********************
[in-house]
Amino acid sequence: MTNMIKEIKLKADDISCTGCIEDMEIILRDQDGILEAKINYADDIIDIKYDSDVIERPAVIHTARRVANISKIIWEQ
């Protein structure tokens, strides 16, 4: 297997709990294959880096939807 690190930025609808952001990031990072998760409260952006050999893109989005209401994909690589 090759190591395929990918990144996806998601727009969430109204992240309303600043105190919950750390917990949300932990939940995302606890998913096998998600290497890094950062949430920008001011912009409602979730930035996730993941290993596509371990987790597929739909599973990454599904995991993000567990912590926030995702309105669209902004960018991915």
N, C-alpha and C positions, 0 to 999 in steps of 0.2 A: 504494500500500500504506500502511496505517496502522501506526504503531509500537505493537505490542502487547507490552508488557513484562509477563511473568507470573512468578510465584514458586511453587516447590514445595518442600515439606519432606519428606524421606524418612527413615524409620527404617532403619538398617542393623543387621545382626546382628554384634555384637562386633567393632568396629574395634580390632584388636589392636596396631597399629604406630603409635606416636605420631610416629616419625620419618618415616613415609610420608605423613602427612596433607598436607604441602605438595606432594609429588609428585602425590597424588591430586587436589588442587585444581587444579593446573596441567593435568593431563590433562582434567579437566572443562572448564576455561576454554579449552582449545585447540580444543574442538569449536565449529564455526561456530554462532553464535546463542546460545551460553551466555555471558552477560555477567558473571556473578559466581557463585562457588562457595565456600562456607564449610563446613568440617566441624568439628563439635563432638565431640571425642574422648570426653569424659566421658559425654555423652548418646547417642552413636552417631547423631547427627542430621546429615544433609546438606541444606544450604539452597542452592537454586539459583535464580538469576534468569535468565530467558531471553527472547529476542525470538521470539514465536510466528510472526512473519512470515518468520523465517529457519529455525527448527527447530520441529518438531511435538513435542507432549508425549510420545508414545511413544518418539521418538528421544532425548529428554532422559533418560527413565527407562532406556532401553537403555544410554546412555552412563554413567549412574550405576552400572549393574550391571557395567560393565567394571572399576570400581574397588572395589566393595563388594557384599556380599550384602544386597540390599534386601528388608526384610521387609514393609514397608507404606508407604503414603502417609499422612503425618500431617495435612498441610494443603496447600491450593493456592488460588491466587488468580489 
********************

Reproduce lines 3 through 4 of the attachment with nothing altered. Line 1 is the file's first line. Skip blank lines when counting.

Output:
């Protein structure tokens, strides 16, 4: 297997709990294959880096939807 690190930025609808952001990031990072998760409260952006050999893109989005209401994909690589 090759190591395929990918990144996806998601727009969430109204992240309303600043105190919950750390917990949300932990939940995302606890998913096998998600290497890094950062949430920008001011912009409602979730930035996730993941290993596509371990987790597929739909599973990454599904995991993000567990912590926030995702309105669209902004960018991915």
N, C-alpha and C positions, 0 to 999 in steps of 0.2 A: 504494500500500500504506500502511496505517496502522501506526504503531509500537505493537505490542502487547507490552508488557513484562509477563511473568507470573512468578510465584514458586511453587516447590514445595518442600515439606519432606519428606524421606524418612527413615524409620527404617532403619538398617542393623543387621545382626546382628554384634555384637562386633567393632568396629574395634580390632584388636589392636596396631597399629604406630603409635606416636605420631610416629616419625620419618618415616613415609610420608605423613602427612596433607598436607604441602605438595606432594609429588609428585602425590597424588591430586587436589588442587585444581587444579593446573596441567593435568593431563590433562582434567579437566572443562572448564576455561576454554579449552582449545585447540580444543574442538569449536565449529564455526561456530554462532553464535546463542546460545551460553551466555555471558552477560555477567558473571556473578559466581557463585562457588562457595565456600562456607564449610563446613568440617566441624568439628563439635563432638565431640571425642574422648570426653569424659566421658559425654555423652548418646547417642552413636552417631547423631547427627542430621546429615544433609546438606541444606544450604539452597542452592537454586539459583535464580538469576534468569535468565530467558531471553527472547529476542525470538521470539514465536510466528510472526512473519512470515518468520523465517529457519529455525527448527527447530520441529518438531511435538513435542507432549508425549510420545508414545511413544518418539521418538528421544532425548529428554532422559533418560527413565527407562532406556532401553537403555544410554546412555552412563554413567549412574550405576552400572549393574550391571557395567560393565567394571572399576570400581574397588572395589566393595563388594557384599556380599550384602544386597540390599534386601528388608526384610521387609514393609514397608507404606508407604503414603502417609499422612503425618500431617495435612498441610494443603496447600491450593493456592488460588491466587488468580489 